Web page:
• if you are taking tamoxifen used for treatment of breast cancer
• if you are taking aspirin or warfarin, there is a high risk of sudden
bleeding or bruising of skin
• if you have glaucoma (increased pressure in the eye); it may
increase the risk of mydriasis (dilation of pupil of the eye)
• if you have an ongoing treatment with diuretics (water tablets),
especially if you are elderly.
Talk to your doctor if you experience the following after taking Olena
tablets
o weight loss
o constant restlessness. A need to move constantly and not being
able to stand or sit still for long periods. Increasing your dose of
Olena tablets may make this worse

o raised body temperature, muscle stiffness, confusion, irritation,
extreme aggressiveness becoming worse especially if you are
simultaneously taking tryptophan or other medicines to treat
mental disorders; you may suffer from the so-called “serotonin
syndrome” or “neuroleptic malignant syndrome”. Although this
syndrome occurs rarely it may result in potentially life threatening
conditions; contact your doctor immediately, since Olena
tablets might need to be discontinued
o a mixture of all above signs especially if you have taken iproniazid
o low resting heart-rate and/or if you know that you may have salt
depletion as a result of prolonged severe diarrhoea and vomiting
(being sick) or usage of diuretics (water tablets)
o rash, fever, redness, breathing difficulty, swelling of limbs. These
could be signs of an allergic reaction. Stop taking Olena tablets
and tell your doctor if you experience any of these symptoms.
Thoughts of suicide and worsening of your depression or anxiety
disorder
If you are depressed and/or have anxiety disorders you can sometimes
have thoughts of harming or killing yourself. These may be increased
when you first start taking antidepressants, since these medicines all
take time to work, usually about two weeks but sometimes longer.
You may be more likely to think like this:
• if you have previously had thoughts about killing or harming yourself
• if you are a young adult. Information from clinical trials has shown an
increased risk of suicidal behaviour in young adults (less than
25 years old) with psychiatric conditions who were treated with an
antidepressant.
If you have thoughts of harming or killing yourself at any time, contact
your doctor or go to a hospital straight away.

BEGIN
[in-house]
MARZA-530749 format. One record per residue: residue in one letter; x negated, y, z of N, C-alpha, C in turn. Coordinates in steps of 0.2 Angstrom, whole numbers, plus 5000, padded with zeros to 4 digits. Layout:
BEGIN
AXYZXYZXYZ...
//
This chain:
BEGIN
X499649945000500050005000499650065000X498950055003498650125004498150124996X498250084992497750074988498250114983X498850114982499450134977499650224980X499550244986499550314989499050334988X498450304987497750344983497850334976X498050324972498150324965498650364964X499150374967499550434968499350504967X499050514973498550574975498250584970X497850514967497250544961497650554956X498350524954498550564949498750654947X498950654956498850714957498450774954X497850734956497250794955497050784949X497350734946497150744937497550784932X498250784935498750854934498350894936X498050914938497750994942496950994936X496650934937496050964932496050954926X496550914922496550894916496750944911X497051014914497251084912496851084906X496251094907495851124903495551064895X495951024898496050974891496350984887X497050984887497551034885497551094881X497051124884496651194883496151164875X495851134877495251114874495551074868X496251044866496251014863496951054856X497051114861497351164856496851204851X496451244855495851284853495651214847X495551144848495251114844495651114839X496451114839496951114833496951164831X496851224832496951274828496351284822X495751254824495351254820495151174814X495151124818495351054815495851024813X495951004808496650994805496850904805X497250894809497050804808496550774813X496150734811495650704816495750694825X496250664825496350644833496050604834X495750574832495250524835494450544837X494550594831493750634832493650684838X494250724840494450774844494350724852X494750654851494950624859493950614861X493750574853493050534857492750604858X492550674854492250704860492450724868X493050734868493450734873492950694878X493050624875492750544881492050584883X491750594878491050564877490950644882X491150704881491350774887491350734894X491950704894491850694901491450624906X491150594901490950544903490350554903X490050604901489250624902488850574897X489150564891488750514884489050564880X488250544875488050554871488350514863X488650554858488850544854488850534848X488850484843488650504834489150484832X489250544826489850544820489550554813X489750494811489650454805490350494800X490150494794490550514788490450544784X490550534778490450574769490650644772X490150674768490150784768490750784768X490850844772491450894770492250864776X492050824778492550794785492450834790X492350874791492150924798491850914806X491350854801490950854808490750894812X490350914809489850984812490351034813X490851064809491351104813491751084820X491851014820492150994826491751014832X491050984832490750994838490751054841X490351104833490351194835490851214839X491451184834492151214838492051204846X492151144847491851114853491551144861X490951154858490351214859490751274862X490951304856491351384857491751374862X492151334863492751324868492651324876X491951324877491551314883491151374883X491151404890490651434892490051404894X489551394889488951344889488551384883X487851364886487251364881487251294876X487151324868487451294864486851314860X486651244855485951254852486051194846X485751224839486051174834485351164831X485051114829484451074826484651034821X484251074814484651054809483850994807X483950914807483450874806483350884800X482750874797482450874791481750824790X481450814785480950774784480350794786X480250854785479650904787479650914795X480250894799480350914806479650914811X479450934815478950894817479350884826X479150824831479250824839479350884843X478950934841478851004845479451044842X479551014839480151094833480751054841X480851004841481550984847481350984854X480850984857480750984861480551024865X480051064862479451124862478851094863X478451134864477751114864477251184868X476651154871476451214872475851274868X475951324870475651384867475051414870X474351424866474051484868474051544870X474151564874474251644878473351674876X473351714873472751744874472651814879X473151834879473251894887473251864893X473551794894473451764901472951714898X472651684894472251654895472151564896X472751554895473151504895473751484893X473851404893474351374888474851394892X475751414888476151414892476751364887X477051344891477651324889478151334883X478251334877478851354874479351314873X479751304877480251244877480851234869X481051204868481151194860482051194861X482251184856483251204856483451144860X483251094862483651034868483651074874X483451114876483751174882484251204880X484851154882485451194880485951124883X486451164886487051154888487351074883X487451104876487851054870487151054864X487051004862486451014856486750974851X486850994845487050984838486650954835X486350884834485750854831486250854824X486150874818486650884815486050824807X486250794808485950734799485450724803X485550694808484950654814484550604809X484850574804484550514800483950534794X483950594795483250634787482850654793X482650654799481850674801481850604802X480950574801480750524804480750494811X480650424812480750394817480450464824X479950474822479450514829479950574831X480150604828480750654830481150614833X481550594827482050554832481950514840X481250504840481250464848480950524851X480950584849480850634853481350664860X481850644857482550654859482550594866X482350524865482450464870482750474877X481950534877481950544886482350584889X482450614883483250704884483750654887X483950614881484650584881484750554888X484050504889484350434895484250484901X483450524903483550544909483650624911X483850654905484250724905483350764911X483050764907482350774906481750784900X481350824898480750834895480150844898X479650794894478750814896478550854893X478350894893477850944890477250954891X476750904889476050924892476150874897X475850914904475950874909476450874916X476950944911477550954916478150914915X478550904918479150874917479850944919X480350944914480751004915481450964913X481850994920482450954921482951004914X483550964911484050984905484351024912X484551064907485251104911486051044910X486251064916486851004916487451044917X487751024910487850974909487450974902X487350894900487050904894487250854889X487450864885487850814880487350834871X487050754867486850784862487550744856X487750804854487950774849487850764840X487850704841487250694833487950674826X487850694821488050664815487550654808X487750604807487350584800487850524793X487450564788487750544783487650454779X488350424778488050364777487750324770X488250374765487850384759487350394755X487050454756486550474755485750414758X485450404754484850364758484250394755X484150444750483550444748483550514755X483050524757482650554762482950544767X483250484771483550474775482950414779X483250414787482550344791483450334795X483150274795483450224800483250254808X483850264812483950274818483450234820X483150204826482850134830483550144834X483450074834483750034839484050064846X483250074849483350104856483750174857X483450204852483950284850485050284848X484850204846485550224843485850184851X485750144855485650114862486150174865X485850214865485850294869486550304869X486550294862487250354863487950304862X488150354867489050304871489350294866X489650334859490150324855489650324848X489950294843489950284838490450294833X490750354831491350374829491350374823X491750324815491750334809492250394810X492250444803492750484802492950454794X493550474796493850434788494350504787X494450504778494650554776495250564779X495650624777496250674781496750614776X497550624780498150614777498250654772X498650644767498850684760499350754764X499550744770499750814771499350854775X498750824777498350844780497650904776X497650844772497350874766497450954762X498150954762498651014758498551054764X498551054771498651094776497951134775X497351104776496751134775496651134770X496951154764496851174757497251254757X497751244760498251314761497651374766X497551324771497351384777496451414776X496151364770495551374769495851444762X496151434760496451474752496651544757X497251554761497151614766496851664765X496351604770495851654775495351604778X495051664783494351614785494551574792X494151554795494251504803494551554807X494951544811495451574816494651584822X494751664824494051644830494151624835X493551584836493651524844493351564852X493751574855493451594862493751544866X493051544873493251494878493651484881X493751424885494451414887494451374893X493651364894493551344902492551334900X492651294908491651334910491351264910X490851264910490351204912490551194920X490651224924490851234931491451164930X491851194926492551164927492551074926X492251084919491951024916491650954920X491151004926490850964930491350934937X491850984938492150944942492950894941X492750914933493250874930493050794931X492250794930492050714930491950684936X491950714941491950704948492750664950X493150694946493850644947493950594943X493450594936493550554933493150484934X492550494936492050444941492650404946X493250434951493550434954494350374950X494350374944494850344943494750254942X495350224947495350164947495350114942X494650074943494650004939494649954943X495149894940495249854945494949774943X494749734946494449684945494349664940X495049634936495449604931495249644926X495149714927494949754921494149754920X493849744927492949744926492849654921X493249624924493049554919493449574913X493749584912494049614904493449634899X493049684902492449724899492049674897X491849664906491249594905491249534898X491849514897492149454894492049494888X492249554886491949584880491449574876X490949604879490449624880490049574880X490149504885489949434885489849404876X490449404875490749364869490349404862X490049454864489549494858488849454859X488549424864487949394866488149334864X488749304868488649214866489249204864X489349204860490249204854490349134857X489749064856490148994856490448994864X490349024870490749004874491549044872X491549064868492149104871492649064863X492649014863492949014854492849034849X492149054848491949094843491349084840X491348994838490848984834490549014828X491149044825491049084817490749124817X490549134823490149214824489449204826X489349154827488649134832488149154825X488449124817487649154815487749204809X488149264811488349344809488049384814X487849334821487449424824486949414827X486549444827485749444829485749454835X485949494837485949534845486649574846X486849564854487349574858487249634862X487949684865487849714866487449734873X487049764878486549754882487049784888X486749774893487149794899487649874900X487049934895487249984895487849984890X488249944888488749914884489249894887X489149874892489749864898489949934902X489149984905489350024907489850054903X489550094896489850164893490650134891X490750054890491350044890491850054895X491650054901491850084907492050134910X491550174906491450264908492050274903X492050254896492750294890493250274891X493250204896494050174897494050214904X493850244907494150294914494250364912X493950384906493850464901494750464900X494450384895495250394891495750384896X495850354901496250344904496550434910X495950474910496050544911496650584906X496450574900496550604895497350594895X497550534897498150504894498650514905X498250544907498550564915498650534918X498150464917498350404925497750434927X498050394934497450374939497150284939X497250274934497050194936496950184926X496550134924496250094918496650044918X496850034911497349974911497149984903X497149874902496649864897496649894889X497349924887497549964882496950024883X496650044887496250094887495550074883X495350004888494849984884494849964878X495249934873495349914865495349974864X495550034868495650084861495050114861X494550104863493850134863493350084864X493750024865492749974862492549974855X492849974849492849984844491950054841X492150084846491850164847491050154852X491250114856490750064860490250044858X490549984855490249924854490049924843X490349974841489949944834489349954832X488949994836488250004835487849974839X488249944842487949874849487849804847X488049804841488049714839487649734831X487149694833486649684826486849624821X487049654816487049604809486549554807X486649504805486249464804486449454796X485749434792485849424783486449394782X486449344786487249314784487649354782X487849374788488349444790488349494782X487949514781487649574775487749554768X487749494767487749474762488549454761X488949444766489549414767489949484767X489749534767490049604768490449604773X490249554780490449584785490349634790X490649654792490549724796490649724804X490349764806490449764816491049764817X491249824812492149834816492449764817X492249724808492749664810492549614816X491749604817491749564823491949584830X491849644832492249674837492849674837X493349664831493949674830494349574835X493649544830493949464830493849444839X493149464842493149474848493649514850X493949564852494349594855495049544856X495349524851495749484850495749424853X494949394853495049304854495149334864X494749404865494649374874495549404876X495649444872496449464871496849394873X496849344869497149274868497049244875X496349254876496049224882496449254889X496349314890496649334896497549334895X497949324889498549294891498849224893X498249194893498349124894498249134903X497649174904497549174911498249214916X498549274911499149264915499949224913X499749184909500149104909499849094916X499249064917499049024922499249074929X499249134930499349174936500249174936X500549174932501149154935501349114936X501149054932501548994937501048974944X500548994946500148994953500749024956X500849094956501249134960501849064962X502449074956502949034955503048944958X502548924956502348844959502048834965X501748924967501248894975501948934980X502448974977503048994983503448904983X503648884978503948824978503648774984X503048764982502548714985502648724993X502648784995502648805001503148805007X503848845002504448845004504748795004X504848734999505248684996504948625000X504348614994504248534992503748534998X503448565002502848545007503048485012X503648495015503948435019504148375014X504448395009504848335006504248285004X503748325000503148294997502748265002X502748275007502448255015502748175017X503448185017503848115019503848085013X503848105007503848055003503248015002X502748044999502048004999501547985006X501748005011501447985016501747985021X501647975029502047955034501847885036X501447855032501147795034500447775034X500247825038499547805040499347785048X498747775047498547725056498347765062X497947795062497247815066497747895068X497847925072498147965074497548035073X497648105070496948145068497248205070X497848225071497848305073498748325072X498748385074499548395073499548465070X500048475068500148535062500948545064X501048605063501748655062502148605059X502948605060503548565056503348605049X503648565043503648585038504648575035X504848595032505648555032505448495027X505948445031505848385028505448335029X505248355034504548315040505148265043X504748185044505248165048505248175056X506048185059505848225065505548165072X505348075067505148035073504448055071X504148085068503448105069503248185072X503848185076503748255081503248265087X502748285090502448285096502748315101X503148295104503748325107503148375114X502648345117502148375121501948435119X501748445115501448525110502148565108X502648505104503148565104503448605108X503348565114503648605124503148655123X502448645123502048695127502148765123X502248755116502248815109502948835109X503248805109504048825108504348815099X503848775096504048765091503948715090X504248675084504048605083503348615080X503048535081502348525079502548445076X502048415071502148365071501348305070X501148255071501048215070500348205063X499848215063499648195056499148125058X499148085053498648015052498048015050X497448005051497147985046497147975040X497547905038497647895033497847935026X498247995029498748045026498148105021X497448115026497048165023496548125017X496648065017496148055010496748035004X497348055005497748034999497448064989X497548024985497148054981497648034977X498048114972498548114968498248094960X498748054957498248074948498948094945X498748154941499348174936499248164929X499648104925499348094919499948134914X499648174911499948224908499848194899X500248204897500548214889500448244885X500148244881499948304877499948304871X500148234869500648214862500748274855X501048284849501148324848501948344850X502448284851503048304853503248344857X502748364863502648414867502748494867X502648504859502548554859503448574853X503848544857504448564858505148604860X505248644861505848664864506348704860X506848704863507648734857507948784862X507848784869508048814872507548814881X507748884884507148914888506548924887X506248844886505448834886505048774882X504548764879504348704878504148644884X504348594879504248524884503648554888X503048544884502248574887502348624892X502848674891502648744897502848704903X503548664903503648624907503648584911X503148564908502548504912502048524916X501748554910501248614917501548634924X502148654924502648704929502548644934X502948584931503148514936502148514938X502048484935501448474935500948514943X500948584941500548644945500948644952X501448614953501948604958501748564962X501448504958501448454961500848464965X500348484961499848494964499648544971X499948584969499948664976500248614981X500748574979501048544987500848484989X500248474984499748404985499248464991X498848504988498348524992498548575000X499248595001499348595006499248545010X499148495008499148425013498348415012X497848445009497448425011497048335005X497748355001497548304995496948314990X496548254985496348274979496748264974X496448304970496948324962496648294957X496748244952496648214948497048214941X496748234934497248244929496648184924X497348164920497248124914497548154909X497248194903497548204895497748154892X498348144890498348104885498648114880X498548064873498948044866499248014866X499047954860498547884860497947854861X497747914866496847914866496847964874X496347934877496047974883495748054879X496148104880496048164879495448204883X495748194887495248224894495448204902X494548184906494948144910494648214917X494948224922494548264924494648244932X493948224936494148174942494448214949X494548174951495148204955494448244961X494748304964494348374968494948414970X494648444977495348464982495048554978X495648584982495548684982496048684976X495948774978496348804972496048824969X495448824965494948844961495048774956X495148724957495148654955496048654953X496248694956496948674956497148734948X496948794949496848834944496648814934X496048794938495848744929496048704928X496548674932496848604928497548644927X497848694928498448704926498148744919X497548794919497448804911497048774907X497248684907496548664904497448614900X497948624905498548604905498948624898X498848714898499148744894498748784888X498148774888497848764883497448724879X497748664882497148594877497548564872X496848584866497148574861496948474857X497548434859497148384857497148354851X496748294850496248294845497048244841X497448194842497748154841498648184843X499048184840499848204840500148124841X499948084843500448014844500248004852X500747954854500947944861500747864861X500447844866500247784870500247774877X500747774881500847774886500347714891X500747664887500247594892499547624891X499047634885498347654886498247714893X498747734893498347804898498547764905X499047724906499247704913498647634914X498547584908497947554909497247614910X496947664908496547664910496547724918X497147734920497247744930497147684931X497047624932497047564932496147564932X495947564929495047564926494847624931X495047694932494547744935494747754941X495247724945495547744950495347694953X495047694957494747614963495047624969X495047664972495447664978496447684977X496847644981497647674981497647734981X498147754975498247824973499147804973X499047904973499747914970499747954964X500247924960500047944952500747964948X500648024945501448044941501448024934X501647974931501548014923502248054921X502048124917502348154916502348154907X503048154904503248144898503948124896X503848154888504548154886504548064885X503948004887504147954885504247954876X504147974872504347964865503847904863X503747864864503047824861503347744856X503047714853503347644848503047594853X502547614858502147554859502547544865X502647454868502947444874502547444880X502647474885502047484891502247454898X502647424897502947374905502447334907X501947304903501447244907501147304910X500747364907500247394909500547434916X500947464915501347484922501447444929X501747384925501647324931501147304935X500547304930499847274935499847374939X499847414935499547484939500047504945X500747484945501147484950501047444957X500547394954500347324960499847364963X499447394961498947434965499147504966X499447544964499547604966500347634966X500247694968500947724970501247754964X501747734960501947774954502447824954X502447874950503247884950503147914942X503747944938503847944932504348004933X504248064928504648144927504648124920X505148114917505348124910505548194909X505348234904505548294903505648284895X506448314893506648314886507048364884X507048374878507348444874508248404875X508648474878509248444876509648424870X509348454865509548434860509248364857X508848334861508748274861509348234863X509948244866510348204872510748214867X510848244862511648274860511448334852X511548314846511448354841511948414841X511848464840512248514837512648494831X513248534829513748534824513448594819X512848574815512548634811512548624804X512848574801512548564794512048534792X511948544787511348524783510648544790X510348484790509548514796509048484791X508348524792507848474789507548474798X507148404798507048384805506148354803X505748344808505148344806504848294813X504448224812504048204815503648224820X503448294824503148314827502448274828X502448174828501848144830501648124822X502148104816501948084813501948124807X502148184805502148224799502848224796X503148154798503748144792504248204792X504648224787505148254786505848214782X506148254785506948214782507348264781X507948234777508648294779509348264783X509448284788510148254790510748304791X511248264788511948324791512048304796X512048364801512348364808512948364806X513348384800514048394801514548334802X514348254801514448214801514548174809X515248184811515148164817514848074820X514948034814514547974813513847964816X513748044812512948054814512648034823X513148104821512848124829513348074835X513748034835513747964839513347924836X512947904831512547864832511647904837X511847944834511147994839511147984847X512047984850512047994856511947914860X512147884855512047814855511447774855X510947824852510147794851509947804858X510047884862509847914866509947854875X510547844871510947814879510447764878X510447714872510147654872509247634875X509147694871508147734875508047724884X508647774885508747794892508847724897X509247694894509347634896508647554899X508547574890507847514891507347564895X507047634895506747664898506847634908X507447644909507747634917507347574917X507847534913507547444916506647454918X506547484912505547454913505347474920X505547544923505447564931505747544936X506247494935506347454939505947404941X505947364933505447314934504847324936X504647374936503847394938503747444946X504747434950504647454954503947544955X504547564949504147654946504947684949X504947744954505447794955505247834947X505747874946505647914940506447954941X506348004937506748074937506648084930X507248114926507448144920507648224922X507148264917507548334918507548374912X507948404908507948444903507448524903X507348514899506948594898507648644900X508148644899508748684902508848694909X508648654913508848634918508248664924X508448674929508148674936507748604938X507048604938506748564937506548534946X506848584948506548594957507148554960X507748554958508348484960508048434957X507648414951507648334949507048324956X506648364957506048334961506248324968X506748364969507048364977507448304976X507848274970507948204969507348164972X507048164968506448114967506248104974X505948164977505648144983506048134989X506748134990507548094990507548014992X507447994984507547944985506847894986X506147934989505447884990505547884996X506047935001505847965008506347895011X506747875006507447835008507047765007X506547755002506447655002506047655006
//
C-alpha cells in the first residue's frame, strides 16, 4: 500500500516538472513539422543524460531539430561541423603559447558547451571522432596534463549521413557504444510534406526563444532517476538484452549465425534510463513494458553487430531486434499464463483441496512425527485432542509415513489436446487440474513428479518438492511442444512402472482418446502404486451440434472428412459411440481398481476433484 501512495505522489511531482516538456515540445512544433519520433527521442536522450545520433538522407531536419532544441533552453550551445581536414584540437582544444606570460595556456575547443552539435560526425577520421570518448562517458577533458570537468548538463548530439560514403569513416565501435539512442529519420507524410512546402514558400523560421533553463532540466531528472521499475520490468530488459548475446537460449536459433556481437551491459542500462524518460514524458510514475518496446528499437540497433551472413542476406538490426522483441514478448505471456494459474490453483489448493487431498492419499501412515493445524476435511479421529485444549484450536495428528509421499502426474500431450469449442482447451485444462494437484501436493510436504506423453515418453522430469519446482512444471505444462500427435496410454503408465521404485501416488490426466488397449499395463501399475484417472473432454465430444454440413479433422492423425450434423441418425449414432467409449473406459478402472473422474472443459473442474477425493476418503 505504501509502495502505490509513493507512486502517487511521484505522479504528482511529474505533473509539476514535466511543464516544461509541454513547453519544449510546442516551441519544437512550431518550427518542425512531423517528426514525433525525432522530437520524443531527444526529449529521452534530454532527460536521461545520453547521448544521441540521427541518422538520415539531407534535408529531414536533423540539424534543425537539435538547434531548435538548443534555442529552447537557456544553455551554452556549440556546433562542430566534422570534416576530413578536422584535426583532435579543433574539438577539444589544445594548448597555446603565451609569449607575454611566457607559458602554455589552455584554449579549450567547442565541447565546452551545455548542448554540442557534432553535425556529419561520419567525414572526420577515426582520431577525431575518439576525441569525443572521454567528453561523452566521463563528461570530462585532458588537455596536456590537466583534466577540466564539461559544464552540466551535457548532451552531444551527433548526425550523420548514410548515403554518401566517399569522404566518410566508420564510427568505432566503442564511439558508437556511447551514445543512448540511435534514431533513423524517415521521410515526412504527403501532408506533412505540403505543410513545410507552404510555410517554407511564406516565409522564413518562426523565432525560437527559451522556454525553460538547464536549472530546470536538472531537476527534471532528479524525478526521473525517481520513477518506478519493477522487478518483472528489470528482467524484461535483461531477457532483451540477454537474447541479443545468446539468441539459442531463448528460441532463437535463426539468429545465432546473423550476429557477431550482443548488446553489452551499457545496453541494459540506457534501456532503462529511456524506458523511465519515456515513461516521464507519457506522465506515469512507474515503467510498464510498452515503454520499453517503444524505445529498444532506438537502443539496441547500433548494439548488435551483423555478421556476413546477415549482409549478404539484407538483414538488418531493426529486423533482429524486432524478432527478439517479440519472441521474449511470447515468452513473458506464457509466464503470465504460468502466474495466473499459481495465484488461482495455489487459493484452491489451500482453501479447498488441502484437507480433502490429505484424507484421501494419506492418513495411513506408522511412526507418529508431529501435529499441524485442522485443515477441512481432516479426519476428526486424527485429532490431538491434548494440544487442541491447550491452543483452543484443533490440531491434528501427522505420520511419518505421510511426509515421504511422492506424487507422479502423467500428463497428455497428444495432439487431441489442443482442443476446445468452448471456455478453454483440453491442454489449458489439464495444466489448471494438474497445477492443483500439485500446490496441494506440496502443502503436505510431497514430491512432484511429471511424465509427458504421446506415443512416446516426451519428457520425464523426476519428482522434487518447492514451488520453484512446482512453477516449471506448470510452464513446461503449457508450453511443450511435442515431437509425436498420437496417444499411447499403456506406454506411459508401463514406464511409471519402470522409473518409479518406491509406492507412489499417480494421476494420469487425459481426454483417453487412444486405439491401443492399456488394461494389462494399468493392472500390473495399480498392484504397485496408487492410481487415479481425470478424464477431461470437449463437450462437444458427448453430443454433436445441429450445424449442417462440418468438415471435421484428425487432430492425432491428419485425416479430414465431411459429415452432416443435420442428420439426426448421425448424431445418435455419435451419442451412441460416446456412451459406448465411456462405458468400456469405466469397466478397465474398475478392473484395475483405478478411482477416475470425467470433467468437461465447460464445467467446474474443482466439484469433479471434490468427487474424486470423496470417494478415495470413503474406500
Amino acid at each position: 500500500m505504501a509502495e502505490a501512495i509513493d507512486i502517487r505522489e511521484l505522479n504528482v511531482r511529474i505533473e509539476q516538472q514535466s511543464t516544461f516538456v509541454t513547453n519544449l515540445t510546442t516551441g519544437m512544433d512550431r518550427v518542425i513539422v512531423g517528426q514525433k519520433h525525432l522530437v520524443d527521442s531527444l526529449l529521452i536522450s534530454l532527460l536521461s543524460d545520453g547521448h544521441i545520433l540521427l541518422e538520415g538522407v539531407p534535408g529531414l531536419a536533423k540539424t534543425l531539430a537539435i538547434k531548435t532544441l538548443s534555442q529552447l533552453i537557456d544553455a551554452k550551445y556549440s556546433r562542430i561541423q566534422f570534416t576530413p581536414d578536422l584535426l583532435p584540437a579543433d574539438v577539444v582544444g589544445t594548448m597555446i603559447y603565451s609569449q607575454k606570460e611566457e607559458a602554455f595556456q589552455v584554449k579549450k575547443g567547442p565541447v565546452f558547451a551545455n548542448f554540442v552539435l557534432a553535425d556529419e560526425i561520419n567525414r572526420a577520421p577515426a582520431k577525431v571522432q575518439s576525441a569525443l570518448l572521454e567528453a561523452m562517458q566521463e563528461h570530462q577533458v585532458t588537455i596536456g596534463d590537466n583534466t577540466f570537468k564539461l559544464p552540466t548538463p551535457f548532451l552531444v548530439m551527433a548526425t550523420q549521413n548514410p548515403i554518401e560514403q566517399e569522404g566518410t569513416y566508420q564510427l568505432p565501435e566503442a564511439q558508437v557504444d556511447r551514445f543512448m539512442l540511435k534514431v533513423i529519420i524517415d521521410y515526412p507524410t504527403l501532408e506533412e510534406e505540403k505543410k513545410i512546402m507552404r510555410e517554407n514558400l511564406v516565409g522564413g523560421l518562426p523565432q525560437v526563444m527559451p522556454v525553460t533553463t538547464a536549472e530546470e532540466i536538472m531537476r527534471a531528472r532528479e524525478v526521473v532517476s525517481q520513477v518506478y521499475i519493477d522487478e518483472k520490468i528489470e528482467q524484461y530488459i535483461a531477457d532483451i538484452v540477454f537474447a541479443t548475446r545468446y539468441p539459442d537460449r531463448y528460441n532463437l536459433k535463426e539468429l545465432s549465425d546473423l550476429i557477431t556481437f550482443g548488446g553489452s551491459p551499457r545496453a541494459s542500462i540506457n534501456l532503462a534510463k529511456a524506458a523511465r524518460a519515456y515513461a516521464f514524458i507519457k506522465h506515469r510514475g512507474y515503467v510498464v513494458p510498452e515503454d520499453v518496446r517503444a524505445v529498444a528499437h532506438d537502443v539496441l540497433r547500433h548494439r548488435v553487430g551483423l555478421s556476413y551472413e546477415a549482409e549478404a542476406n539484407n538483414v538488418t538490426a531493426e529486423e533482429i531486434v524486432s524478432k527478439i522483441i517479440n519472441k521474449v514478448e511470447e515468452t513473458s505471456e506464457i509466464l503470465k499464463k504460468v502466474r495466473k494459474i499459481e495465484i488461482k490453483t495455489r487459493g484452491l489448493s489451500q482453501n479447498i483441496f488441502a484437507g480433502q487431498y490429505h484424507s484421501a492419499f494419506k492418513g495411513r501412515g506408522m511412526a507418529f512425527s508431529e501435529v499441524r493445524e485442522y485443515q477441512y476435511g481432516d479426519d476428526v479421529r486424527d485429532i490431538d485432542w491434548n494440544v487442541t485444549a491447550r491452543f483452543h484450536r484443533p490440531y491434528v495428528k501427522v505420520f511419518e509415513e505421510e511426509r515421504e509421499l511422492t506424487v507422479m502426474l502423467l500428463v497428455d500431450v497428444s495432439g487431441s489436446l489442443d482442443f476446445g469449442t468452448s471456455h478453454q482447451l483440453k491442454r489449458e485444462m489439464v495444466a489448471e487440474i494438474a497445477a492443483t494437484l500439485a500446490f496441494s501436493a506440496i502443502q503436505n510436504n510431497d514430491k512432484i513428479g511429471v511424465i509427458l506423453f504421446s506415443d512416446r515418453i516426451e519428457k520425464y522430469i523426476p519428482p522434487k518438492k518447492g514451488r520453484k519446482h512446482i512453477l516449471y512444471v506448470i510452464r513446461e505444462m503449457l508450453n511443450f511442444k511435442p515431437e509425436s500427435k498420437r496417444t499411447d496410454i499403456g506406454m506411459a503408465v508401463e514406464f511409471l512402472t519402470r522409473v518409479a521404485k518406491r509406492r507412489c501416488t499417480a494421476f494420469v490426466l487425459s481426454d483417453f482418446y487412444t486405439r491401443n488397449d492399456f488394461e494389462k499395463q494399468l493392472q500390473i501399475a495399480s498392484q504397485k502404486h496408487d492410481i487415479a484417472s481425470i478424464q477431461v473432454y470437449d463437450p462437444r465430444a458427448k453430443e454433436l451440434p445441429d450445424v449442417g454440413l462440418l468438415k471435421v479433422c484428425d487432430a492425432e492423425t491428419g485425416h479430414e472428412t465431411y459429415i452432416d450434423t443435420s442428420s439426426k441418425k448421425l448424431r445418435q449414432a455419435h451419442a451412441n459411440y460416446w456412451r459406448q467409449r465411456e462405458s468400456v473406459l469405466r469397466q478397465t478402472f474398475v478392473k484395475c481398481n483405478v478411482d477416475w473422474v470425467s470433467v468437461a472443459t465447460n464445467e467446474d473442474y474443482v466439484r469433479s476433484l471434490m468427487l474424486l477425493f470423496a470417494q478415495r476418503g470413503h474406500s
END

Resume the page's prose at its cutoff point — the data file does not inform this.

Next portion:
You may find it helpful to tell a relative or close friend that you are
depressed or have an anxiety disorder, and ask them to read this
leaflet. You might ask them to tell you if they think your depression or
anxiety is getting worse, or if they are worried about changes in your
behaviour.
Children and Adolescents aged 8 to 18 years:
Patients under 18 have an increased risk of side effects such as suicide
attempt, suicidal thoughts and hostility (predominantly aggression,
oppositional behaviour and anger) when they take this class of
medicines. Olena tablets should only be used in children and
adolescents aged 8 to 18 years for the treatment of moderate to severe
major depressive episodes (in combination with psychological therapy)
and it should not be used to treat other conditions.
Additionally only limited information concerning the long term safety of
Olena tablets on growth, puberty, mental, emotional and behavioural
development in this age group is available. Despite this, and if you’re a
patient under 18, your doctor may prescribe this medicine for moderate
to severe major depressive episodes, in combination with psychological
therapy because he/she decides that this is in your best interests. If your
doctor has prescribed Olena tablets for a patient under 18 and you want
to discuss this, please go back to your doctor. You should inform your
doctor if any of the symptoms listed above develop or worsen when
patients under 18 are taking this medicine.
Olena tablets should not be used in the treatment of children under the
age of 8 years.
Other medicines and Olena tablets
Tell your doctor or pharmacist if you are taking or have recently taken
or might take any other medicines.
Do not take Olena tablets with:
• certain irreversible, non-selective monoamine oxidase inhibitors
(MAOIs), some used to treat depression. Irreversible, non-selective
MAOIs must not be used with Olena tablets as serious or even fatal
reactions (serotonin syndrome) can occur (see section “Do not take
Olena tablets”). Treatment with Olena tablets should only be started
at least 2 weeks after discontinuation of an irreversible, non-selective
MAOI (for instance tranylcypromine). Do not take any irreversible,
non-selective MAOIs for at least 5 weeks after you stop taking Olena
tablets. If Olena tablets have been prescribed for a long period
and/or at a high dose, a longer interval than 5 weeks may need to
be considered by your doctor
• metoprolol when used for heart failure; there is an increased risk of
your heart beat becoming too slow.
Olena tablets may affect the way the following medicines work
(interaction):
- tamoxifen; used to treat breast cancer; because Olena tablets may
change the blood levels of this drug, resulting in the possibility of a
reduction in the effect of tamoxifen, your doctor may need to
consider prescribing a different antidepressant treatment
- monoamine oxidase inhibitors A (MAOI-A) including moclobemide,
linezolid (an antibiotic) and methylthioninium chloride (also called
methylene blue, used for the treatment of medicinal or chemical
product induced methemoglobinemia): due to the risk of serious or
even fatal reactions (called serotonin syndrome). Treatment with
fluoxetine can be started the day after stopping treatment with
reversible MAOIs but the doctor may wish to monitor you carefully
and use a lower dose of the MAOI-A drug
- mequitazine; used to treat allergies; because taking this drug with
Olena tablets may increase the risk of changes in the electrical
activity of the heart
- phenytoin (for epilepsy); because Olena tablets may influence the
blood levels of this drug, your doctor may need to introduce
phenytoin more carefully and carry out check-ups when given with
Olena tablets
- lithium, selegiline, St. John’s Wort, tramadol (a painkiller),
triptans (for migraine) and tryptophan; there is an increased risk of